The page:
Chicago Through the Vortex
I have been wanting to get to this location at Adams Sangamon Park since this was installed. When I got there, I couldn’t come up with anything different. So I pulled out the fisheye to see what that may look like.
This is part two of a five part series. Find the start of the series and the rest of the posts here.
Fixing the Most Common HDR Mistake Part 2: HDR Software
The biggest mistake that people make processing HDR images is that they do not add enough contrast. One way to fix this is by manipulating the image in your HDR software. I use Photomatix and HDR Efex Pro2, so I will share what I do with these two software packages.
For Photomatix, you want to decrease the gamma slider. This will add contrast right in the HDR software as part of the tone mapping process. It took me a long time to realize that this was the magic slider for Photomatix. I disliked the look of my Photomatix images until I figured this out.
For HDR Efex Pro, you can simply add contrast with the contrast slider. You can also drag the black levels down or do a curves adjustment.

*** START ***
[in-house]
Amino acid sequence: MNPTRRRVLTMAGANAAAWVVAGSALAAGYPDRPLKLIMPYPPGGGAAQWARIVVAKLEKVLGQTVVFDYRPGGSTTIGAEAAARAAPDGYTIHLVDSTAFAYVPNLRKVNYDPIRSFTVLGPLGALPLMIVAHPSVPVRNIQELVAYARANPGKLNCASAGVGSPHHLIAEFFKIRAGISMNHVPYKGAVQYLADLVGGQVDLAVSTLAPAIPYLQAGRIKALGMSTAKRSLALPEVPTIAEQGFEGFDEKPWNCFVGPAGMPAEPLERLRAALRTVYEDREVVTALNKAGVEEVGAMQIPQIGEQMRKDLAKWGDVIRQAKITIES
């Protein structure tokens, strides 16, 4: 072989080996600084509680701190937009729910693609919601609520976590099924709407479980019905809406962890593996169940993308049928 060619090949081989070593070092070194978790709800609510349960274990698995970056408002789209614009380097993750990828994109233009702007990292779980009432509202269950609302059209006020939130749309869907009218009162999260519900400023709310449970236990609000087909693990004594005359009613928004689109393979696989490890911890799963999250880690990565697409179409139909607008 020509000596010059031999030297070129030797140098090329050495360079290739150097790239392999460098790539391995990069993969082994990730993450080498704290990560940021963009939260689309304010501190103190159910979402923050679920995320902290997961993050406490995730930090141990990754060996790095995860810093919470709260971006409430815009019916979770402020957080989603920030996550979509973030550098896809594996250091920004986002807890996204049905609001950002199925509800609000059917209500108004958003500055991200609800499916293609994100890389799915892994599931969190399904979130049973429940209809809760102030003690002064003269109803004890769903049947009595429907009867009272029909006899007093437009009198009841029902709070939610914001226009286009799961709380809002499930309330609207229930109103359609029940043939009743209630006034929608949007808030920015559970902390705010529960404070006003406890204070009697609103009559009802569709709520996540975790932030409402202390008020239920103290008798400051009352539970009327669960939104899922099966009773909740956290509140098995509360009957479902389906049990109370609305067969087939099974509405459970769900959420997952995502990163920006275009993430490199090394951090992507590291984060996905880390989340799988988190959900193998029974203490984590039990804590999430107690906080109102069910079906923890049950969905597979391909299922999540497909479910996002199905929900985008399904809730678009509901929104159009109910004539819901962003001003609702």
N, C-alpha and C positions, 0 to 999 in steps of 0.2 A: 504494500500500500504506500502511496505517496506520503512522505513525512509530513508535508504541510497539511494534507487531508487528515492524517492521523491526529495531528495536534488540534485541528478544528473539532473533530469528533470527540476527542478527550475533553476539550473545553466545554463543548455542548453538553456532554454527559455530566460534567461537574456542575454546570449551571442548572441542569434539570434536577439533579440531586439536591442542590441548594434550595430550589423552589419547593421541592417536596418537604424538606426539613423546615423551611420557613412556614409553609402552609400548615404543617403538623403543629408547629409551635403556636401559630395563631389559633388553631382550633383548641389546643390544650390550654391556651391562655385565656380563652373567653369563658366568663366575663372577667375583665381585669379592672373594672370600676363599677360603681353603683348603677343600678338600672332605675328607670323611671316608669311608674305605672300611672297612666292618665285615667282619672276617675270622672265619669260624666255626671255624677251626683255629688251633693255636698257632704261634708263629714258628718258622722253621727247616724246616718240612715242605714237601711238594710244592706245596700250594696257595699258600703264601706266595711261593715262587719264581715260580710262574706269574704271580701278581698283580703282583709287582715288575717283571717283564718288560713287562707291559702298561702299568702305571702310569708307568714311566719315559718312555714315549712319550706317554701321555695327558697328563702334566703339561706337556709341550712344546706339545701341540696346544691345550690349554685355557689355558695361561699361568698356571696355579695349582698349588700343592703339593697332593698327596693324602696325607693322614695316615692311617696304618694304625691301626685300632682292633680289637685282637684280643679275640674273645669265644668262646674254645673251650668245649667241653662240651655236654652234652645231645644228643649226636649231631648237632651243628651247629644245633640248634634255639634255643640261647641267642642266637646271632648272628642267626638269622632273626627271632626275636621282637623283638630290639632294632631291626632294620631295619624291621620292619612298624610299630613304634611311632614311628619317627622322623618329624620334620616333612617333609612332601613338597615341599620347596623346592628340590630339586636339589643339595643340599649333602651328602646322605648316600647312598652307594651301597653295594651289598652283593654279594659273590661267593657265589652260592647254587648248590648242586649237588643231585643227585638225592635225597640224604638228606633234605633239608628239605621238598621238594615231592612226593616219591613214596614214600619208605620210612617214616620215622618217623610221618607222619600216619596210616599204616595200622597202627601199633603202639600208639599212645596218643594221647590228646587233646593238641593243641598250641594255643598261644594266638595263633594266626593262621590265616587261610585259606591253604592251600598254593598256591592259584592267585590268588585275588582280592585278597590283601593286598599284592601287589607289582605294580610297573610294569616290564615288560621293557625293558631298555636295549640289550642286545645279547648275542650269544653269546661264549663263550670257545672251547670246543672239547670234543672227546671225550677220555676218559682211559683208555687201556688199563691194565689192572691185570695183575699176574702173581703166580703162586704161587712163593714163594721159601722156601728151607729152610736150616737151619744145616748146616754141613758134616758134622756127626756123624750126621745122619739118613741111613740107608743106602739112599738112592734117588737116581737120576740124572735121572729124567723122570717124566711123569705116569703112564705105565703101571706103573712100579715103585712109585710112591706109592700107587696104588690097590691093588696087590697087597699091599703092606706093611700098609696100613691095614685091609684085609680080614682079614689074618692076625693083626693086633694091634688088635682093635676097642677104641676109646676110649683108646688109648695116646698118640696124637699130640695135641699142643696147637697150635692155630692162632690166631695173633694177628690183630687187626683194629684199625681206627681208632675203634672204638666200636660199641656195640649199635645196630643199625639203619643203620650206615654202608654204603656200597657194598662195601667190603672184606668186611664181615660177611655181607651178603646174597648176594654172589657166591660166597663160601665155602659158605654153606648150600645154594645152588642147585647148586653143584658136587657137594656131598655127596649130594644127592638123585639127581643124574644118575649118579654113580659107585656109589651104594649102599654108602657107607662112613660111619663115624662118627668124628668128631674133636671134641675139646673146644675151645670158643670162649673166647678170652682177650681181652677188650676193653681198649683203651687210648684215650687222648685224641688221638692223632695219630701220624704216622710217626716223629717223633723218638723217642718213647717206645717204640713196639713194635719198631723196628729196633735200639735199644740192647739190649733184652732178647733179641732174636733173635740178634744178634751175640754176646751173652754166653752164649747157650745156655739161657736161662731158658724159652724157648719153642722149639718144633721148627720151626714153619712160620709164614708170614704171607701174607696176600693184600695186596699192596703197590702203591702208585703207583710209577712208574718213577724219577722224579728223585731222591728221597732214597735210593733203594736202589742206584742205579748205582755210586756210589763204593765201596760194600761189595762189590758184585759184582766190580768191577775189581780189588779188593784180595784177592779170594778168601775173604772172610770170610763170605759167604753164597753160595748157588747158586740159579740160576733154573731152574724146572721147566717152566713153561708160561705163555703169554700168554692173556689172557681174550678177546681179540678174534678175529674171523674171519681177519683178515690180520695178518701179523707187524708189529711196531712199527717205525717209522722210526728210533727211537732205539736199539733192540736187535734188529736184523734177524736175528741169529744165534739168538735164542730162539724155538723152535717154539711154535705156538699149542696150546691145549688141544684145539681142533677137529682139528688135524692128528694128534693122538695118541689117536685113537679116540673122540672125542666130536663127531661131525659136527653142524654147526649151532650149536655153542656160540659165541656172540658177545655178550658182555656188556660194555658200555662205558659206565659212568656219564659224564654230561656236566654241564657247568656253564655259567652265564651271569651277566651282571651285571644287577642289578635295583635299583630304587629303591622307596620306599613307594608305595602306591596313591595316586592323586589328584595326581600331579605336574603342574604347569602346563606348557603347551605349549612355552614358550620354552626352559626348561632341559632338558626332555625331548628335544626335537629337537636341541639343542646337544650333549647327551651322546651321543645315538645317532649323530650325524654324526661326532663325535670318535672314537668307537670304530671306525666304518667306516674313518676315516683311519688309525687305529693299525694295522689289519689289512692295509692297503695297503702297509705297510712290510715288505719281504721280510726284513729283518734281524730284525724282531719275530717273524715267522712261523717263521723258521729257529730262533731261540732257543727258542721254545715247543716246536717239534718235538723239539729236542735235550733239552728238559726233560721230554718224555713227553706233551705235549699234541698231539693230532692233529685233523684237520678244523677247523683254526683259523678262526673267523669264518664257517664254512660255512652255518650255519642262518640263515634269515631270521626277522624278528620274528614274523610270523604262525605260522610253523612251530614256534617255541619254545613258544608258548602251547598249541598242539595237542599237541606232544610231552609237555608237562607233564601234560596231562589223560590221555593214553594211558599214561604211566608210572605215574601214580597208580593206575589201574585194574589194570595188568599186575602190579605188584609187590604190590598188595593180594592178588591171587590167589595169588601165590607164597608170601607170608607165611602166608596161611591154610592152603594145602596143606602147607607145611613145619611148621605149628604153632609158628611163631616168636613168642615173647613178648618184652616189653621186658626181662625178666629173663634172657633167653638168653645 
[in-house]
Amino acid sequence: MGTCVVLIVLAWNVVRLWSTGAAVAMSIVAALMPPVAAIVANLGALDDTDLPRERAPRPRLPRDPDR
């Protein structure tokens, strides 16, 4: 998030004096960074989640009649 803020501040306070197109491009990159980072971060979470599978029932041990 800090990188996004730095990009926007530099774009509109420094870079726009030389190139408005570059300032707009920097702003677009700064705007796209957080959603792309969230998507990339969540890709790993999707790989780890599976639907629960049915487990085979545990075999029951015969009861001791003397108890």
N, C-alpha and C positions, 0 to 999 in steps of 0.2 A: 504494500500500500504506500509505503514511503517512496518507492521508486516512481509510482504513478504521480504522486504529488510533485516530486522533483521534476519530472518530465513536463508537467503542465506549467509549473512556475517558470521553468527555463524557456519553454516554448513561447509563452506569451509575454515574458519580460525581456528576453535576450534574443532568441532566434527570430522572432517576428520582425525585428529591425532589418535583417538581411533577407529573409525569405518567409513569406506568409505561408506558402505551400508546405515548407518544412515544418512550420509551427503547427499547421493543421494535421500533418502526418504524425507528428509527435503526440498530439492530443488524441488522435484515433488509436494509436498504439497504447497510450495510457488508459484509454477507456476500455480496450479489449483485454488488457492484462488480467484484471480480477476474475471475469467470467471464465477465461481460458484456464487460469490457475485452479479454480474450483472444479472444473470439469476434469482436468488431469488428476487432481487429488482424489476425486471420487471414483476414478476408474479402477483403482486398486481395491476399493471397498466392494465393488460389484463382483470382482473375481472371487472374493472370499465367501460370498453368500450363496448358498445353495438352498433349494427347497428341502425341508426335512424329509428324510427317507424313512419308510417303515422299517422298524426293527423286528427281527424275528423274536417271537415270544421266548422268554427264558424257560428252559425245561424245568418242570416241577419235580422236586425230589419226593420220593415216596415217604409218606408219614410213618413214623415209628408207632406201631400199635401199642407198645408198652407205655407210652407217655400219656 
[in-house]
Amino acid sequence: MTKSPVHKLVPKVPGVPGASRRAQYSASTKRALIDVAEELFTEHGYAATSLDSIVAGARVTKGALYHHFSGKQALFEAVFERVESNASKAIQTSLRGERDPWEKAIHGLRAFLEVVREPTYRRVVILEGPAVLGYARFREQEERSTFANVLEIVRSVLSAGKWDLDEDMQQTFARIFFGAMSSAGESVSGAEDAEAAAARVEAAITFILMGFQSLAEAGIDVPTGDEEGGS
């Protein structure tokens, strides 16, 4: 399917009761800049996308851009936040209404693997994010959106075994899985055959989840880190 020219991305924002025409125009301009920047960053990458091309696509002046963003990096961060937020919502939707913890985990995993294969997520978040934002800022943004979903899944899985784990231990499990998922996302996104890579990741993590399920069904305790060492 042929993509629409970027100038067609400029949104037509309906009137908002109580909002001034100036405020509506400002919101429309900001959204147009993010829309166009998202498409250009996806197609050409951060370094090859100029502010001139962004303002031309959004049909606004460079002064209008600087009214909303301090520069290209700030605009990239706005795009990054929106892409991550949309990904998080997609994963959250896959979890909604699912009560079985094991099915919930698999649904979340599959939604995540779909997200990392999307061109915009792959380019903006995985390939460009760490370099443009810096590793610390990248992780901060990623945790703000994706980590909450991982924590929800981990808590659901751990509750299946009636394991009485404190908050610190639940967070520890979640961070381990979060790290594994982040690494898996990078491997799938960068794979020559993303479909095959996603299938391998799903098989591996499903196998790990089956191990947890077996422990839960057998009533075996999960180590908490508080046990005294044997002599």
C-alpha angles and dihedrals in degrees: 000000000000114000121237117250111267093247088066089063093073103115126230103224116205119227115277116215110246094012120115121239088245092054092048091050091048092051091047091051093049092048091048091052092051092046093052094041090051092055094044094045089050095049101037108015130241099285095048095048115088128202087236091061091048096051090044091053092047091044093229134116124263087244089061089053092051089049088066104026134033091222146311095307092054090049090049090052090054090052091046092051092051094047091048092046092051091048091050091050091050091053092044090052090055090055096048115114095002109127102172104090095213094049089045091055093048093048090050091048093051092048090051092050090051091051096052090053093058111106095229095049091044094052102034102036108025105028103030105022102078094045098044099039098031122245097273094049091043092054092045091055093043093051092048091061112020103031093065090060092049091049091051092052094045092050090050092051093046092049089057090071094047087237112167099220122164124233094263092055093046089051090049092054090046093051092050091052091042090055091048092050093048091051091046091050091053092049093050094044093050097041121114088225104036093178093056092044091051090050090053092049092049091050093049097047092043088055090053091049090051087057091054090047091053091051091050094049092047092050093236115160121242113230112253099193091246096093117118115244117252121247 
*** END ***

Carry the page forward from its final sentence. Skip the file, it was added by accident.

No matter which software you use, the goal is to make sure that your blacks are black. Make the darkest parts of your image pure black to give your image the best chance of standing out. You will want to watch the detail in the shadows when you do this. You will need to make a judgement call as to how much contrast you add. It may be just as important to keep lots of detail in the shadows.
When I first learned HDR, these were the methods that I used every time. In the past year though I’ve been producing my HDR shots by creating an intentionally flat image using HDR software and adding contrast in Photoshop or Lightroom. That will be the topic for part three tomorrow.
How do you make sure that there is enough contrast in your images? How do you think I did in today’s image? Enough? Too much? Let me know your opinion.